David Copperfield By Charles Dickens Chapters 21-22

'What do you say, Daisy?' inquired Steerforth, laughing, and resigning his seat. 'Will you be improved?'

'Thank you, Miss Mowcher, not this evening.'

'Don't say no,' returned the little woman, looking at me with the aspect of a connoisseur; 'a little bit more eyebrow?'

'Thank you,' I returned, 'some other time.'

'Have it carried half a quarter of an inch towards the temple,' said Miss Mowcher. 'We can do it in a fortnight.'

'No, I thank you. Not at present.'

'Go in for a tip,' she urged. 'No? Let's get the scaffolding up, then, for a pair of whiskers. Come!'

I could not help blushing as I declined, for I felt we were on my weak point, now. But Miss Mowcher, finding that I was not at present disposed for any decoration within the range of her art, and that I was, for the time being, proof against the blandishments of the small bottle which she held up before one eye to enforce her persuasions, said we would make a beginning on an early day, and requested the aid of my hand to descend from her elevated station. Thus assisted, she skipped down with much agility, and began to tie her double chin into her bonnet.

'The fee,' said Steerforth, 'is — '

'Five bob,' replied Miss Mowcher, 'and dirt cheap, my chicken. Ain't I volatile, Mr. Copperfield?'

I replied politely: 'Not at all.' But I thought she was rather so, when she tossed up his two half-crowns like a goblin pieman, caught them, dropped them in her pocket, and gave it a loud slap.

'That's the Till!' observed Miss Mowcher, standing at the chair again, and replacing in the bag a miscellaneous collection of little objects she had emptied out of it. 'Have I got all my traps? It seems so. It won't do to be like long Ned Beadwood, when they took him to church "to marry him to somebody", as he says, and left the bride behind. Ha! ha! ha! A wicked rascal, Ned, but droll! Now, I know I'm going to break your hearts, but I am forced to leave you. You must call up all your fortitude, and try to bear it. Good-bye, Mr. Copperfield! Take care of yourself, jockey of Norfolk! How I have been rattling on! It's all the fault of you two wretches. I forgive you! "Bob swore!" — as the Englishman said for "Good night", when he first learnt French, and thought it so like English. "Bob swore," my ducks!'

With the bag slung over her arm, and rattling as she waddled away, she waddled to the door, where she stopped to inquire if she should leave us a lock of her hair. 'Ain't I volatile?' she added, as a commentary on this offer, and, with her finger on her nose, departed.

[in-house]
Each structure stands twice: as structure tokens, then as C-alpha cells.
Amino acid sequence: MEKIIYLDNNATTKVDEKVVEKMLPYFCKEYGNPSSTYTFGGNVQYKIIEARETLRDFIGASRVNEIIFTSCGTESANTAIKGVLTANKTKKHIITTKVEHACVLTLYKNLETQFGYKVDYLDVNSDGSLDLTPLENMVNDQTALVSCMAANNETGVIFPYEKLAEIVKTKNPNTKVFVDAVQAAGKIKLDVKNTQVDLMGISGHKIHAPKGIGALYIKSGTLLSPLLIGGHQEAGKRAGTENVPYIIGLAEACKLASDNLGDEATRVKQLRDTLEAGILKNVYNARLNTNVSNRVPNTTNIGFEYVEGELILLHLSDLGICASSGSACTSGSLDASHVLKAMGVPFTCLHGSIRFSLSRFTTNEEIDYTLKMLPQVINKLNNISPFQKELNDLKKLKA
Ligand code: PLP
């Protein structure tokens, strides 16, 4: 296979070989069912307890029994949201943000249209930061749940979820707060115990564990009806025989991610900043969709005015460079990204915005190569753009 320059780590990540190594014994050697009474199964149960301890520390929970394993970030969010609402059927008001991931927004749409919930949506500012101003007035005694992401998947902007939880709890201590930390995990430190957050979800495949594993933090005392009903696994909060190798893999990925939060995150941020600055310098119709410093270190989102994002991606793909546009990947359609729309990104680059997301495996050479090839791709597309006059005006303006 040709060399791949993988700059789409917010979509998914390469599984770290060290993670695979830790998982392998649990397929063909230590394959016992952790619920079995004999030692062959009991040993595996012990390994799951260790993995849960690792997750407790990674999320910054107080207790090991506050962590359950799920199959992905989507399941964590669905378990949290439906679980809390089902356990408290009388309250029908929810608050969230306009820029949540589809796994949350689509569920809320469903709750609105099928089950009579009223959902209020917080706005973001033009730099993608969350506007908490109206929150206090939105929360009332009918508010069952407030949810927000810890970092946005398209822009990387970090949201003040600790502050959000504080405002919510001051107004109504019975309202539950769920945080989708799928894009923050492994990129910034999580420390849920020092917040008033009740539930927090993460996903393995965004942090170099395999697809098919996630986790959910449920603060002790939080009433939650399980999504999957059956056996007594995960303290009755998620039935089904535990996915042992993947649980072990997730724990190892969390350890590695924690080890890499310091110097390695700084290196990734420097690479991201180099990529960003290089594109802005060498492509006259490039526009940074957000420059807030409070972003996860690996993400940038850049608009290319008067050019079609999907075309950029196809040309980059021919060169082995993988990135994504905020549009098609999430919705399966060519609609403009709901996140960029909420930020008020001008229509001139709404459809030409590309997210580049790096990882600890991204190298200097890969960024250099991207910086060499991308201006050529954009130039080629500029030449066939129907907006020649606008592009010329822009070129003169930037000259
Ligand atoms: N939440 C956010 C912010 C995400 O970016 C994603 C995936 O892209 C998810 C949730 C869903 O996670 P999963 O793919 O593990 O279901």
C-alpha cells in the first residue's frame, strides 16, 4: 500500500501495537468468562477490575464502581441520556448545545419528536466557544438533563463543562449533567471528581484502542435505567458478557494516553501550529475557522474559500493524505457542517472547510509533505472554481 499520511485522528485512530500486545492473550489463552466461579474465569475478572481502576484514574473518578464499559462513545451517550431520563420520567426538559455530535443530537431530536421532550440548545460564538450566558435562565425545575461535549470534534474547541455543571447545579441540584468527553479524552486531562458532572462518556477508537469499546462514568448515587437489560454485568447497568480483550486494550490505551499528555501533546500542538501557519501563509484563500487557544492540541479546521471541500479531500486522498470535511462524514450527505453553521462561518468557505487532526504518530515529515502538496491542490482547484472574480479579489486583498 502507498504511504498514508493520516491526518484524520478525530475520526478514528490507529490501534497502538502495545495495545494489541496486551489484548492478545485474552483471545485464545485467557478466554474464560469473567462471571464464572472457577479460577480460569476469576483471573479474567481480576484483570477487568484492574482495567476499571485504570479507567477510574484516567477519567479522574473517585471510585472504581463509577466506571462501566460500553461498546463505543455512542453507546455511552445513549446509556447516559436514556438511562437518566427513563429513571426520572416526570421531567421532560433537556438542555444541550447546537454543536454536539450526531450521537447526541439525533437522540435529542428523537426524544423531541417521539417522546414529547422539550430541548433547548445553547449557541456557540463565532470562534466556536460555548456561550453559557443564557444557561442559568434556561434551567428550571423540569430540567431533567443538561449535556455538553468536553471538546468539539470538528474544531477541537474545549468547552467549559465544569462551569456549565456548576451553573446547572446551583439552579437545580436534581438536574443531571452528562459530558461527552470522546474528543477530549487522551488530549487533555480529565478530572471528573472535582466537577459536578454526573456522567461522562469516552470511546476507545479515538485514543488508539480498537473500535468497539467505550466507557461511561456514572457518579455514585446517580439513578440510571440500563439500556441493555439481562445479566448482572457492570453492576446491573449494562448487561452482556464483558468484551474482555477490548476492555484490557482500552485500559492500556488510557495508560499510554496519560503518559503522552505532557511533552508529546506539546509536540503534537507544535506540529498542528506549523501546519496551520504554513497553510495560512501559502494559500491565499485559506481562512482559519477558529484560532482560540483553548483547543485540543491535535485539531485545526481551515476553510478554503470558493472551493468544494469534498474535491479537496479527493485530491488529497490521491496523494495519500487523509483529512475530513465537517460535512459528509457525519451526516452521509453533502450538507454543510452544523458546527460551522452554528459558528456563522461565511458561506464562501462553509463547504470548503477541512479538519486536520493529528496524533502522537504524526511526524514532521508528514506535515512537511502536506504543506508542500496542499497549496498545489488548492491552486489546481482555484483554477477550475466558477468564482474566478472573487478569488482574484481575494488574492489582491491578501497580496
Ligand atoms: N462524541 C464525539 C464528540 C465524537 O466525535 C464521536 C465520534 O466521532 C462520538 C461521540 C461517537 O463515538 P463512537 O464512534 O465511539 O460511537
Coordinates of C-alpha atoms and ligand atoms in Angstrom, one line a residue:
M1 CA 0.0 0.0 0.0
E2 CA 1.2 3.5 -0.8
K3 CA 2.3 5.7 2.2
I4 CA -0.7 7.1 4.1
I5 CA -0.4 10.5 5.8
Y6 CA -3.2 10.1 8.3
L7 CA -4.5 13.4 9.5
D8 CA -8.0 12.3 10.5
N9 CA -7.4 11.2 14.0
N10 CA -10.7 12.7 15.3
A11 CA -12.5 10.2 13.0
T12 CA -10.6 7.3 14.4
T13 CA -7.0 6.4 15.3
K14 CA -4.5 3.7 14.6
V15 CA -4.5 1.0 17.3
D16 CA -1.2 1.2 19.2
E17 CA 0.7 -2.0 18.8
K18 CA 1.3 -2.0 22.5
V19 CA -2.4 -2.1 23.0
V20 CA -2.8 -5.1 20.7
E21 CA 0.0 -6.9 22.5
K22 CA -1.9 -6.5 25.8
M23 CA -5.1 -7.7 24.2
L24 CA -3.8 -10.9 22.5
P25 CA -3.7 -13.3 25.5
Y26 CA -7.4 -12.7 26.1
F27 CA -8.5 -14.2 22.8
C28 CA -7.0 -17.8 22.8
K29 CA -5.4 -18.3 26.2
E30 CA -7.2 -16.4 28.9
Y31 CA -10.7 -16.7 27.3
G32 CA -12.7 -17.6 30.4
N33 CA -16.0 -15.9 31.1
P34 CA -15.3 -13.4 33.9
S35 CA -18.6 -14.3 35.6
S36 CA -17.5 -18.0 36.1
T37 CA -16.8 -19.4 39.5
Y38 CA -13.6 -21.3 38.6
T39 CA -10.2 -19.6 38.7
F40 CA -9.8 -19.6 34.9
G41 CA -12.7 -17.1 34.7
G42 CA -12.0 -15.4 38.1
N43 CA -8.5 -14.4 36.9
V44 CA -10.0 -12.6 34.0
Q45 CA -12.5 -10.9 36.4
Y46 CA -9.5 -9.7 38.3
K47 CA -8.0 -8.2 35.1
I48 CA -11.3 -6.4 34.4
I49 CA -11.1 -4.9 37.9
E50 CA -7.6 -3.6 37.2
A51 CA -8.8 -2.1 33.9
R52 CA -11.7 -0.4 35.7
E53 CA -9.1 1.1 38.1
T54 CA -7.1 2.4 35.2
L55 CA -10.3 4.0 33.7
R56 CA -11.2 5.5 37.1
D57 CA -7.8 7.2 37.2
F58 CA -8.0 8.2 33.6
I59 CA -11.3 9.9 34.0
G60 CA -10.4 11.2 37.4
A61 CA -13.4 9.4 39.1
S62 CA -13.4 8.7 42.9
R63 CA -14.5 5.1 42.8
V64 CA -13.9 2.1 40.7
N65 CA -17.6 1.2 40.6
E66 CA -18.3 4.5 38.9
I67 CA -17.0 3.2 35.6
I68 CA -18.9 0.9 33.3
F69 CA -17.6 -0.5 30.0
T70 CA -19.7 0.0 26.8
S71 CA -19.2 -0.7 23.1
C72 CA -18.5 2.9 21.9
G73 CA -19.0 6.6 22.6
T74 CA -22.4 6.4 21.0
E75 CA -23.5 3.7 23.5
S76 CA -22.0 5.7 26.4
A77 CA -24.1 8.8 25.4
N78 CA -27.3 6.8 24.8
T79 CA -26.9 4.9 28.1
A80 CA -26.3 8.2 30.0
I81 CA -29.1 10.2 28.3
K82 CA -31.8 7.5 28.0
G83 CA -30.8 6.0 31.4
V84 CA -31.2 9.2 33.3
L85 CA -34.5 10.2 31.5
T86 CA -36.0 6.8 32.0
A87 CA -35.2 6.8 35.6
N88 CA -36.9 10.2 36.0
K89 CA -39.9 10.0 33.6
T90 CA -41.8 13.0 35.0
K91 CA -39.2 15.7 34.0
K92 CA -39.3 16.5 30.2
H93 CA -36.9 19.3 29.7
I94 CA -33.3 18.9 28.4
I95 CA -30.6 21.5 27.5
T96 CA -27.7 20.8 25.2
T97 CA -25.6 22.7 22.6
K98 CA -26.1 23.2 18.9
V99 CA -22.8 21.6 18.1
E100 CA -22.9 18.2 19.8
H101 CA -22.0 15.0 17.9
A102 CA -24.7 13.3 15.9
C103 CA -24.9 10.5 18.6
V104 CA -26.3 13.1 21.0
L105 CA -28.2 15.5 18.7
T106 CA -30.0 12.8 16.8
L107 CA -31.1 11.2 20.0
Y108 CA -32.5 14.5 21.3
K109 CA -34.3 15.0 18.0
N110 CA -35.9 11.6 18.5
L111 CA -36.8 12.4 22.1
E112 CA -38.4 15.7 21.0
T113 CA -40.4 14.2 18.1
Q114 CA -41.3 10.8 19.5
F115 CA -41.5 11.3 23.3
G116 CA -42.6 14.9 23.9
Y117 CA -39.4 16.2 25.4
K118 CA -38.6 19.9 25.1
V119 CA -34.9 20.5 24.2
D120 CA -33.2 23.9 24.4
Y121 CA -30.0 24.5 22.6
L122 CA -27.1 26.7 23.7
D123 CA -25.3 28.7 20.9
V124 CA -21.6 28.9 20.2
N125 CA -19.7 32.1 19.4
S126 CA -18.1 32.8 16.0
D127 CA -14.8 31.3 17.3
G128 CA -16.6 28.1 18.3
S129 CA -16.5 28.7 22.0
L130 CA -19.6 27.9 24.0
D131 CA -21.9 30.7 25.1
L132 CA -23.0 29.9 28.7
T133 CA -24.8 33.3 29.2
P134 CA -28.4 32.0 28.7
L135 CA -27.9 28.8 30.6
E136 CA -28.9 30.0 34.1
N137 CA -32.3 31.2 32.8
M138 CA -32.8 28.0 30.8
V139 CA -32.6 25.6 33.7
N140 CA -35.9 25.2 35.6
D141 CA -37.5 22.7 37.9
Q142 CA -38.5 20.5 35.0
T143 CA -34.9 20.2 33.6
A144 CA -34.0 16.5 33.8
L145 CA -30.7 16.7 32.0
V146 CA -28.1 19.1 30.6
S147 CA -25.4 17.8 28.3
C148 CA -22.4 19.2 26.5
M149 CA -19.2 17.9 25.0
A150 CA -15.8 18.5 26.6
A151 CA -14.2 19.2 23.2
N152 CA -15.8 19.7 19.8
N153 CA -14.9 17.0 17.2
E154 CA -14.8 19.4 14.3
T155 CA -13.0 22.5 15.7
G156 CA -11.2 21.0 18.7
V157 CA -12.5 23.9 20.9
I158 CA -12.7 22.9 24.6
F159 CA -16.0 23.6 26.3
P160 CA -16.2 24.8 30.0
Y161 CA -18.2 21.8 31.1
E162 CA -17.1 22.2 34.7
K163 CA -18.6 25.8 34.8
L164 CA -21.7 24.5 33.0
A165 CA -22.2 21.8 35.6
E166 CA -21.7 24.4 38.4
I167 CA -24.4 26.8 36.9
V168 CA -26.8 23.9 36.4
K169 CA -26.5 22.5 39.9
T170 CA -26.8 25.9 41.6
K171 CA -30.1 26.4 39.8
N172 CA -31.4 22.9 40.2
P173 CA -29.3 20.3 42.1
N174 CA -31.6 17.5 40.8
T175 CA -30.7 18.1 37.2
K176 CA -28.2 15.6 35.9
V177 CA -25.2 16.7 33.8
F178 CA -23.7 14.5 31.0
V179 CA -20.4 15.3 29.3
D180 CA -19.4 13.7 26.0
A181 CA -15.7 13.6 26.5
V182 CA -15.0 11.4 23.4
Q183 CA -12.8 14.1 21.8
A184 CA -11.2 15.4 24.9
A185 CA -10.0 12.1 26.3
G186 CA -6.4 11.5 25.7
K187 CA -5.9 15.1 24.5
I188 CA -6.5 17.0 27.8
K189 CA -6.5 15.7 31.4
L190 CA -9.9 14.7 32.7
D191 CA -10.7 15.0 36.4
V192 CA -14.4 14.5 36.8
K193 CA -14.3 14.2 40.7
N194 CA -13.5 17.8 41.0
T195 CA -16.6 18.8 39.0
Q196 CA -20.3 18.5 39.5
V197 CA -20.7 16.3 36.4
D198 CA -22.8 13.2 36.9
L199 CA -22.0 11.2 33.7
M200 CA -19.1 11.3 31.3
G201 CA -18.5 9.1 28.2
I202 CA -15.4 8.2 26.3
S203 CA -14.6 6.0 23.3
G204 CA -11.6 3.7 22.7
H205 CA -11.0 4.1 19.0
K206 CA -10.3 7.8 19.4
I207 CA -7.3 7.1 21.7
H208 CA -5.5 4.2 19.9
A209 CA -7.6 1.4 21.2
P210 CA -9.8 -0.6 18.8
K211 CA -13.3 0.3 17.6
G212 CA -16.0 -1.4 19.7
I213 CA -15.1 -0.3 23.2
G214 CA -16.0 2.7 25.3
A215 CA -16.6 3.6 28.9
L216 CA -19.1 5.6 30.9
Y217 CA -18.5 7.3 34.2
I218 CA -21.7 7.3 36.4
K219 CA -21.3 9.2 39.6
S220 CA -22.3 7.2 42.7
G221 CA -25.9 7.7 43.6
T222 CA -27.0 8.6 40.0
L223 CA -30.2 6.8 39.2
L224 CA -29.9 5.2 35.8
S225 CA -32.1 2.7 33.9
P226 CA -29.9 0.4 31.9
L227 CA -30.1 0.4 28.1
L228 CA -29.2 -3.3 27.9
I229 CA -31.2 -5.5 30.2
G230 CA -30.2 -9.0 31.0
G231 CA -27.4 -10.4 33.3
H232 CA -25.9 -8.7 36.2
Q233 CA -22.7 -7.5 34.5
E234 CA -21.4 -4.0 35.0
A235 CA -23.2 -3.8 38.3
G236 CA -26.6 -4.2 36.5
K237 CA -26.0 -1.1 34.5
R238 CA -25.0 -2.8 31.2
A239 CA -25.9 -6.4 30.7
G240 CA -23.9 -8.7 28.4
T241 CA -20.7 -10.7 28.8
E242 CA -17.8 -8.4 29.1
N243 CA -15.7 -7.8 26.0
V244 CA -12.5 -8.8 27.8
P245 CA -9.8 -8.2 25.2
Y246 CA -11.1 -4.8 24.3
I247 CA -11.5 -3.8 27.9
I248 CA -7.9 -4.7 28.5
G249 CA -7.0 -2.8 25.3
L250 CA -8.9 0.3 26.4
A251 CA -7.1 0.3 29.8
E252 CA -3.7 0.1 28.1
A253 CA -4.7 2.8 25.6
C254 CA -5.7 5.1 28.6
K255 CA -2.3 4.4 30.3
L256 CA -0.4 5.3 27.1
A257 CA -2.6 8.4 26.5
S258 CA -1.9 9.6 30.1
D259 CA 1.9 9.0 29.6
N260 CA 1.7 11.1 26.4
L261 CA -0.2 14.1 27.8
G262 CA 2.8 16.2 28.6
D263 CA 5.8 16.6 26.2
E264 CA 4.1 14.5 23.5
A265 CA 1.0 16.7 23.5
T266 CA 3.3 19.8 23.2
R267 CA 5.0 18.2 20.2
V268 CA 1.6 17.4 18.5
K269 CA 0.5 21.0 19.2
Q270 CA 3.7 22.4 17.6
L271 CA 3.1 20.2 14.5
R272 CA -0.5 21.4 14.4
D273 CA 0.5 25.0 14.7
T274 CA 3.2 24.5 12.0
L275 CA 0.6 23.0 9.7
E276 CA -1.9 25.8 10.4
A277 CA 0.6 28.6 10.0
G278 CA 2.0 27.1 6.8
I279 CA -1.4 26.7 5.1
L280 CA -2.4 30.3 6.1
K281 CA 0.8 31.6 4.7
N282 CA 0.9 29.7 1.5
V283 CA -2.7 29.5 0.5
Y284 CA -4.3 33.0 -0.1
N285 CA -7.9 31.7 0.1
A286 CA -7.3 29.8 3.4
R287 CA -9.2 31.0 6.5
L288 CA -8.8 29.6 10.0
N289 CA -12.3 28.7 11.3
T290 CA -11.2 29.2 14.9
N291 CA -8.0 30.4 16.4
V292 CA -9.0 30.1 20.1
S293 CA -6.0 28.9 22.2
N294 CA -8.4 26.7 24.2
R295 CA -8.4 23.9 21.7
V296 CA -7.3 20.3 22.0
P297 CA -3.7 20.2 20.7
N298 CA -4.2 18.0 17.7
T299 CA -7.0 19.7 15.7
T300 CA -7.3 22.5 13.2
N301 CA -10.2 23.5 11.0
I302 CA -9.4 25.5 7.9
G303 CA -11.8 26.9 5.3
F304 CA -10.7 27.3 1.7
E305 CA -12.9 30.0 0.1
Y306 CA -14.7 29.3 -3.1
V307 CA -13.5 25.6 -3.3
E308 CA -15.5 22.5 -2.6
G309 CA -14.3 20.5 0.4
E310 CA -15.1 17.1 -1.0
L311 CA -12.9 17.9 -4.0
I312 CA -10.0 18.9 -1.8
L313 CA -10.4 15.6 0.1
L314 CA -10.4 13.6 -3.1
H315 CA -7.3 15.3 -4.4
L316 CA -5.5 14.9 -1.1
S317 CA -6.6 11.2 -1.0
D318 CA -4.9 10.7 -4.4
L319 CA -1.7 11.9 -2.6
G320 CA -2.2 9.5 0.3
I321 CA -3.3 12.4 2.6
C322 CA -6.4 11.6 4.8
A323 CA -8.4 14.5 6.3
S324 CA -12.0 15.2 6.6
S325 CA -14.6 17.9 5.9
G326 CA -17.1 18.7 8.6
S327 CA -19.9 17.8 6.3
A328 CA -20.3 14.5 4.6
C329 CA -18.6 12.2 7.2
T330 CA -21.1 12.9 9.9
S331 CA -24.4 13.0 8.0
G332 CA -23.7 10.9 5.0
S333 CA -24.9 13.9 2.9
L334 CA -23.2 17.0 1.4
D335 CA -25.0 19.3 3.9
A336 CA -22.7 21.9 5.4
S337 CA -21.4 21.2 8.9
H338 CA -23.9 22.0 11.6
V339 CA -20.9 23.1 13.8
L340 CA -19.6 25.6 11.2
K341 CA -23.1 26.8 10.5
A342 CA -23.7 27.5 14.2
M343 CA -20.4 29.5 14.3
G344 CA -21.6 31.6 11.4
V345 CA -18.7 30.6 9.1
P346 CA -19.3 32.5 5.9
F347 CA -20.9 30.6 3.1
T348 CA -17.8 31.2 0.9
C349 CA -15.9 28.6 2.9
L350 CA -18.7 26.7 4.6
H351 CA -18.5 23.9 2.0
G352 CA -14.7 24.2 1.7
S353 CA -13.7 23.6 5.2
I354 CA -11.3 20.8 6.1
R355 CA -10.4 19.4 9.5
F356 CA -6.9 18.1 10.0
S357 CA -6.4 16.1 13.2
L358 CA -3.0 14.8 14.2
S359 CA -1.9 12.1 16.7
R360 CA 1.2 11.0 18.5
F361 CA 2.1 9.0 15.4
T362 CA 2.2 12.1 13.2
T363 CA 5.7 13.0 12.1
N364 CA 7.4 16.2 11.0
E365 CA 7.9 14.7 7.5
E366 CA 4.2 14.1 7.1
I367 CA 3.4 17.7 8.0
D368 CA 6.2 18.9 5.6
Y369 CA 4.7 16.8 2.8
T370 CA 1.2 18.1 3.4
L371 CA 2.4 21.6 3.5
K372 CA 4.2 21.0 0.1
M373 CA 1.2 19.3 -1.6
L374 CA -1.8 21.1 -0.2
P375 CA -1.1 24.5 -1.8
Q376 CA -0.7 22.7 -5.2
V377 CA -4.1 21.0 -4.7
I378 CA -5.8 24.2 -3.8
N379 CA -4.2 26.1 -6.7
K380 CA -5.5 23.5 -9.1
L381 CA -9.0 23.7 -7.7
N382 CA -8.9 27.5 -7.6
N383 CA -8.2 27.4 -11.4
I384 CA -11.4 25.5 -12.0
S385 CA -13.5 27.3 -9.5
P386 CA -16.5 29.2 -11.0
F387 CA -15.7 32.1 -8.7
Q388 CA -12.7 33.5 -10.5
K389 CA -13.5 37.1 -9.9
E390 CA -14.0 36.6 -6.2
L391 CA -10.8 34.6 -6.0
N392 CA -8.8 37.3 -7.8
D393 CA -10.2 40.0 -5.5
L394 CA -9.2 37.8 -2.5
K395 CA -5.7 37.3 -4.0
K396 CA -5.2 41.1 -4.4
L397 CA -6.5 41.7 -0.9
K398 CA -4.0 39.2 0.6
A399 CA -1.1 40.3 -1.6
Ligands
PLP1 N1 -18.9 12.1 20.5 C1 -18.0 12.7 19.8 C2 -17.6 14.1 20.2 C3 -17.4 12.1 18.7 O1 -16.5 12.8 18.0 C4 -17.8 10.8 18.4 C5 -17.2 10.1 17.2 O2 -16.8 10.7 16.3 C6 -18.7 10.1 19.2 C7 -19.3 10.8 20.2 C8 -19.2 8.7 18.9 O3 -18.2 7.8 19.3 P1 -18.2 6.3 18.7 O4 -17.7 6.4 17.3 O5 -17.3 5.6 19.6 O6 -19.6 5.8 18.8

Steerforth laughed to that degree, that it was impossible for me to help laughing too; though I am not sure I should have done so, but for this inducement. When we had had our laugh quite out, which was after some time, he told me that Miss Mowcher had quite an extensive connexion, and made herself useful to a variety of people in a variety of ways. Some people trifled with her as a mere oddity, he said; but she was as shrewdly and sharply observant as anyone he knew, and as long-headed as she was short-armed. He told me that what she had said of being here, and there, and everywhere, was true enough; for she made little darts into the provinces, and seemed to pick up customers everywhere, and to know everybody. I asked him what her disposition was: whether it was at all mischievous, and if her sympathies were generally on the right side of things: but, not succeeding in attracting his attention to these questions after two or three attempts, I forbore or forgot to repeat them. He told me instead, with much rapidity, a good deal about her skill, and her profits; and about her being a scientific cupper, if I should ever have occasion for her service in that capacity.

She was the principal theme of our conversation during the evening: and when we parted for the night Steerforth called after me over the banisters, 'Bob swore!' as I went downstairs.

I was surprised, when I came to Mr. Barkis's house, to find Ham walking up and down in front of it, and still more surprised to learn from him that little Em'ly was inside. I naturally inquired why he was not there too, instead of pacing the streets by himself?

'Why, you see, Mas'r Davy,' he rejoined, in a hesitating manner, 'Em'ly, she's talking to some 'un in here.'

'I should have thought,' said I, smiling, 'that that was a reason for your being in here too, Ham.'

'Well, Mas'r Davy, in a general way, so 't would be,' he returned; 'but look'ee here, Mas'r Davy,' lowering his voice, and speaking very gravely. 'It's a young woman, sir — a young woman, that Em'ly knowed once, and doen't ought to know no more.'

When I heard these words, a light began to fall upon the figure I had seen following them, some hours ago.

'It's a poor wurem, Mas'r Davy,' said Ham, 'as is trod under foot by all the town. Up street and down street. The mowld o' the churchyard don't hold any that the folk shrink away from, more.'

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Barkis, the cart driver, asks David to tell Peggotty: Barkis is willin'. This means Barkis is




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